Speaking of the Atonement and how it works, I always liked the one Seminary video of the young girl who wanted a bicycle. When she asked her father he told her to do what she could to get the money. So, for a number of months she worked hard, doing extra chores, and even trying to run a lemonade stand. After a while she came to her dad and asked if she could go look at the bikes. When the got to the store she looked around and then ran to one saying it was the one she wanted. Then she looked at the price tag and her enthusiasm vanished. “I’ll never have enough, will I?” she said. Her father asked to see what she had saved so far and she pulled from her pocket a few bills and some loose change. He looked at her and said “You’re not going to have enough. But I’ll tell you what. You give me all that you have, with a big hug and kiss, and the bike is yours.” She embraced him, and the video ended with her riding her bike home as her father drove the car beside her.

      This is the atonement. Christ does expect us to do what we can, but he also realizes that no matter how much we do it will never be truly enough. So we go through this life working as much as we can, and in the end, if we have put forth the effort he will make up the difference. However, if we are lazy and do nothing to earn what we can he will not make up the difference and we will find that we have lost the desired goal.

      • rogerdhansen says:

        I found your discussion of motive to be very instructive and useful. However, I’m not sure any of us really understands our own motives. Better to do good for the wrong reason, than not do good I suppose.

        The atonement for me is very problematic. Why was it necessary? Why did Christ have to take on our sins and be crucified? Why was that physical act necessary? Your seminary video isn’t real instructive in that regard.

      • shematwater says:

        To understand the need for the physical act it would be better to watch the video titled “The Mediator.” Also, read Mosiah chapters 2-6 (King Benjamin’s discourse).

        This is the basics. God has given us life, and sustains us in that life. He has also given us commandments to keeps, which we frequently fail in doing. However, when we do succeed he blesses us (or pays us). For all this we are endebted to him.
        Now, if we were to keep all his commandments perfectly we would still be in debt for the life that he has given us, and thus there is a debt that we can never repay. As such we could never inherit the full blessings because we would always be in debt.
        This is where Christ and the atonement comes in. He has paid this debt, a debt that we literally cannot pay. As he is now the creditor he has the power to reset the terms of redemption, which he has done, making it possible for us to repay the debt and be saved.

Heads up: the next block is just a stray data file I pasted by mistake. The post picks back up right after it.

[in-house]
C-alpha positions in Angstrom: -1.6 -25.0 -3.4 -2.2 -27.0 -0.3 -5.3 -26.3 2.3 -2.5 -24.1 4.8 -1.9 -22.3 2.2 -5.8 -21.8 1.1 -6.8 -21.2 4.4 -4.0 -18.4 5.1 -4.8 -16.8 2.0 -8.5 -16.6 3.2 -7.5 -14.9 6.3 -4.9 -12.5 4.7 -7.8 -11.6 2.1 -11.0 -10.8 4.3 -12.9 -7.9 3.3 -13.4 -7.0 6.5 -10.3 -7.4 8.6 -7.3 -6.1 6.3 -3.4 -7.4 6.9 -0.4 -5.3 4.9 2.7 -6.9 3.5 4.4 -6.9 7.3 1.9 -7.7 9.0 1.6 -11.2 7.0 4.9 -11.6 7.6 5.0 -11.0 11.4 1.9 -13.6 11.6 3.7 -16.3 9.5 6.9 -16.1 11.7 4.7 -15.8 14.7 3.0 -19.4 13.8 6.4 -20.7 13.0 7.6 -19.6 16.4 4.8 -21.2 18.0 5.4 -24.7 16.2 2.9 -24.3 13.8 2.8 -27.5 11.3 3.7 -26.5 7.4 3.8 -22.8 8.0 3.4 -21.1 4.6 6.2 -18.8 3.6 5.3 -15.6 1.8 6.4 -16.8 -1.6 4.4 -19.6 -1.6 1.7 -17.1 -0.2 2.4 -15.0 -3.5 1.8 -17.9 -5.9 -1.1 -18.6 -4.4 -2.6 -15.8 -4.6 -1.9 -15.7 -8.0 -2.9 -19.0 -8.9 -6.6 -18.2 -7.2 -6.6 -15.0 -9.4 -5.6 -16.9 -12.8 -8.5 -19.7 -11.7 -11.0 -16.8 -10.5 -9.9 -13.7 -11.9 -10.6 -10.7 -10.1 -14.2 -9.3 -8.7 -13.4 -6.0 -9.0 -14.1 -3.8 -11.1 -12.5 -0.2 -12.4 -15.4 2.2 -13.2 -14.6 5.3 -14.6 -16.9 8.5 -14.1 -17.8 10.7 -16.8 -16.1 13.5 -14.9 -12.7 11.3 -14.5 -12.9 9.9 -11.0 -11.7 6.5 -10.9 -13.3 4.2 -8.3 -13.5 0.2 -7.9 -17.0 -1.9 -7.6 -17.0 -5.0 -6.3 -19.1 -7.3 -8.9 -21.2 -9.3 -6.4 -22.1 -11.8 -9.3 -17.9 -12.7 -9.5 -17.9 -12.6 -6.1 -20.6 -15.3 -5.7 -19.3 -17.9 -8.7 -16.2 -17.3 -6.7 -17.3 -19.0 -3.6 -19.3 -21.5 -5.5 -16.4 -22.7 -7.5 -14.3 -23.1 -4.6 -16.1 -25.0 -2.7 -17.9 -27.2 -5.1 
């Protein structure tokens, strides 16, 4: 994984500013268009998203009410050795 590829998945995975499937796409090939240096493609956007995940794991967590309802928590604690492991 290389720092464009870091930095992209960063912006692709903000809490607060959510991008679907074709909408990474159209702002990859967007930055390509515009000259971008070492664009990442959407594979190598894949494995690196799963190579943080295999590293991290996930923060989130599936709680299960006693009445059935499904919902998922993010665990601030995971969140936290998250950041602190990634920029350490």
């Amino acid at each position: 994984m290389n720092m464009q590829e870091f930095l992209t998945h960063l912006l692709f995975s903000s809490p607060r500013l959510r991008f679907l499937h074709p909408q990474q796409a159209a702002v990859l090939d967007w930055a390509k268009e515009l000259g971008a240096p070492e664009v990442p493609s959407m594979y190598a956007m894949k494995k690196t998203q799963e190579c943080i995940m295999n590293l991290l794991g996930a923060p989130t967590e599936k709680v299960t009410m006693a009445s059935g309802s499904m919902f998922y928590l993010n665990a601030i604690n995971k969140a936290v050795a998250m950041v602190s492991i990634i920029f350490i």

The physical act was needed for two reasons. In order for us to be resurrected physical death had to be concured by one who was able to do so, who then would ahve the power to raise us to immortality. Thus the physical death of Christ was needed for him to be able to lay down his life and take it again, by which act he gained the power to resurrect all men, a gift that all men will receive.
        The second reason is more complex. First, Christ had to take upon him the sinsof the world to pay the debt that we owe. This act in itself was not physical, but was spiritual. However, the spiritual pain was so accute that it manifested in a physical pain that cause Christ to bleed at every poor (see Luke 24 and D&C 19). It was in the Garden of Gethsemane that he paid the price for the sins of the world, not on the cross. The cross was part of the atonement, but not that part.
        Along with this spiritual suffering for sin Christ also endured every form of pain and suffering that any person in mortality would ever have to endure, including physical, emotional, and spiritual. This did not happen all at once, but started in the Garden and continued until the very end. He experienced the pain of broken bones, of gun shots, of drowning, of burning, or child birth, of abuse and harassment and all other forms of pain. The reason for this was so that he would understand them and thus be able to give comfort. Once out of the garden he also experienced the abandonment of friends and the apostles dispersed. He experienced the unjust abuse of the pharisees; and at the end he cried “My God, My God, why hast thou forsaken me?” as, for the first time in his life, he experienced what it was like to have his Heavenly Father withdraw from him.

        We have in Christ not only a savior who has paid the price of our sins, a price we could not pay on our own; but also a comforter who has literally experienced everything we will ever be called to endure, and can thus give counsel and comfort to us. This could not have been possible without the very physical and outward suffering of Christ in that final week of his mortal life.